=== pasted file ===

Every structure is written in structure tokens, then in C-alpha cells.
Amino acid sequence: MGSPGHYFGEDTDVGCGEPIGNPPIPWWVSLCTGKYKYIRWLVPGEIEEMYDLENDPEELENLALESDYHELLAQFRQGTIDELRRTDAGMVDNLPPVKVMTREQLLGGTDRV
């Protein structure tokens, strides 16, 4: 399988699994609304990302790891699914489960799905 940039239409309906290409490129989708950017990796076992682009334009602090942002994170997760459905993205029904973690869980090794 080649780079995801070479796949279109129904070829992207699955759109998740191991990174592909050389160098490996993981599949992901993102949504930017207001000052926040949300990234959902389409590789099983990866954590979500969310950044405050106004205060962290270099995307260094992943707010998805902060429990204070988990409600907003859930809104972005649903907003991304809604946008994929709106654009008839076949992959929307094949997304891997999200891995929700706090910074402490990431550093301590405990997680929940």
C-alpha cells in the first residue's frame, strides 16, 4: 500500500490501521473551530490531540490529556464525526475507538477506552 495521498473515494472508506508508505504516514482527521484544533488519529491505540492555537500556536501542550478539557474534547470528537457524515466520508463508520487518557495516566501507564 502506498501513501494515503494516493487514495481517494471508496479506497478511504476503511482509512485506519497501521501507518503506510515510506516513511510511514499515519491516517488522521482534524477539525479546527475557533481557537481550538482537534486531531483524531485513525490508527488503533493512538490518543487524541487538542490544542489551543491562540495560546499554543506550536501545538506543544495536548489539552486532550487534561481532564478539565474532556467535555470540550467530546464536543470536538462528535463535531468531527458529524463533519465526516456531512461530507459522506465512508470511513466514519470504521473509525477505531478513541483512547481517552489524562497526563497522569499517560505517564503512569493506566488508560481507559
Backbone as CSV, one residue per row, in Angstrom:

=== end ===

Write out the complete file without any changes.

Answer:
Every structure is written in structure tokens, then in C-alpha cells.
Amino acid sequence: MGSPGHYFGEDTDVGCGEPIGNPPIPWWVSLCTGKYKYIRWLVPGEIEEMYDLENDPEELENLALESDYHELLAQFRQGTIDELRRTDAGMVDNLPPVKVMTREQLLGGTDRV
């Protein structure tokens, strides 16, 4: 399988699994609304990302790891699914489960799905 940039239409309906290409490129989708950017990796076992682009334009602090942002994170997760459905993205029904973690869980090794 080649780079995801070479796949279109129904070829992207699955759109998740191991990174592909050389160098490996993981599949992901993102949504930017207001000052926040949300990234959902389409590789099983990866954590979500969310950044405050106004205060962290270099995307260094992943707010998805902060429990204070988990409600907003859930809104972005649903907003991304809604946008994929709106654009008839076949992959929307094949997304891997999200891995929700706090910074402490990431550093301590405990997680929940």
C-alpha cells in the first residue's frame, strides 16, 4: 500500500490501521473551530490531540490529556464525526475507538477506552 495521498473515494472508506508508505504516514482527521484544533488519529491505540492555537500556536501542550478539557474534547470528537457524515466520508463508520487518557495516566501507564 502506498501513501494515503494516493487514495481517494471508496479506497478511504476503511482509512485506519497501521501507518503506510515510506516513511510511514499515519491516517488522521482534524477539525479546527475557533481557537481550538482537534486531531483524531485513525490508527488503533493512538490518543487524541487538542490544542489551543491562540495560546499554543506550536501545538506543544495536548489539552486532550487534561481532564478539565474532556467535555470540550467530546464536543470536538462528535463535531468531527458529524463533519465526516456531512461530507459522506465512508470511513466514519470504521473509525477505531478513541483512547481517552489524562497526563497522569499517560505517564503512569493506566488508560481507559
Backbone as CSV, one residue per row, in Angstrom: